“As hard as it was to do, I felt compelled to make an all-out effort to be a better wife. I at least had to try! Then a second manifestation came one evening several months later as I sat in sacrament meeting. Something was said that focused my attention on a couple in the ward I had often admired, even envied, for their close and spiritual relationship. I was suddenly engulfed with a peaceful, nearly ecstatic feeling, and I knew I had the power within myself to make our home a holy and heavenly place.
“A sensation much, I suppose, like the burning that comes when someone is converted to the gospel told me that the Lord was watching, helping, working with Stan, and that he was pleased with Stan’s efforts at work and in the community toward helping his fellowman. I understood, really understood that day, that my Heavenly Father had a tremendous love for my husband, and I felt so ashamed for the hostility I had felt.”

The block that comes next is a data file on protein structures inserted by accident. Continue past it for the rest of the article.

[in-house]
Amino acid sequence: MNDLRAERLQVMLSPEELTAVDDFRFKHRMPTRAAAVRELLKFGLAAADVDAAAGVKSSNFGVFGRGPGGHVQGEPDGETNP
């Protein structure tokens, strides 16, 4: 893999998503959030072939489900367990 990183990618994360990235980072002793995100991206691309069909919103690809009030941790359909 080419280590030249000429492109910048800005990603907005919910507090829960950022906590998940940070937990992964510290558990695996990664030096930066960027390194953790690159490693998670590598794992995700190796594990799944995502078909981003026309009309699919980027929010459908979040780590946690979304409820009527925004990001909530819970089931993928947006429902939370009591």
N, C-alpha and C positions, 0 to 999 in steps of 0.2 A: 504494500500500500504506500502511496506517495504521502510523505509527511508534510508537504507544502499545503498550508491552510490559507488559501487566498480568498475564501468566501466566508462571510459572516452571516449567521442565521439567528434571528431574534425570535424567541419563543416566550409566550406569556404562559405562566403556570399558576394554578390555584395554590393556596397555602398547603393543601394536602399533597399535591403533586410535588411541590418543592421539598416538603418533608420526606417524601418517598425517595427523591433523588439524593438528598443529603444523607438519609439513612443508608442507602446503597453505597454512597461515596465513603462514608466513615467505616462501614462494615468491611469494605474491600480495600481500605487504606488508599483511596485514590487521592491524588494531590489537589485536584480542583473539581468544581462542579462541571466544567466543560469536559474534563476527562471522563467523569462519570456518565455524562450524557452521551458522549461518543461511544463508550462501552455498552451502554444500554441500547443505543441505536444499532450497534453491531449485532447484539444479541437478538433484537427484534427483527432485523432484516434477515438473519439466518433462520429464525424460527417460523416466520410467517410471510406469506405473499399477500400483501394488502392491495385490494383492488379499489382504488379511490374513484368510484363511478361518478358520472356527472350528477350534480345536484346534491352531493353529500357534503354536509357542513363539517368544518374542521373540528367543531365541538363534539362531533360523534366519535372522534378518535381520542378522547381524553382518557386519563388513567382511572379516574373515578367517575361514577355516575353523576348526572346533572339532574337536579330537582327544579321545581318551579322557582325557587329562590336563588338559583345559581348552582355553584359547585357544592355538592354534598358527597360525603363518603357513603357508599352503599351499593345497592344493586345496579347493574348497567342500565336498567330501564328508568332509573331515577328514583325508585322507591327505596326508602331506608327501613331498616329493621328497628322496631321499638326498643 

Self-direction, respect for and acceptance of others, staying out of power struggles, openness to suggestion from the Holy Spirit. Simple? Very. I have used hundreds of words to say what the Savior said in eight: “Love one another, as I have loved you.” (John 15:12.) Easy? Unfortunately not, but tasks that have such tremendous rewards seldom are. In accepting the challenge of a do-it-yourself marriage you surrender all rights to convenient cop-outs and fifty-fifty relationships. There will be lonely times at first, and times when only your Father in heaven can help you to determine when to compromise and when to stand firm. It would be unfair for me to promise a positive change in your partner as a result of your efforts because, remember, that’s not what you’re striving for; but laws have a way of fulfilling themselves, and don’t be surprised at some pretty exciting results from all directions!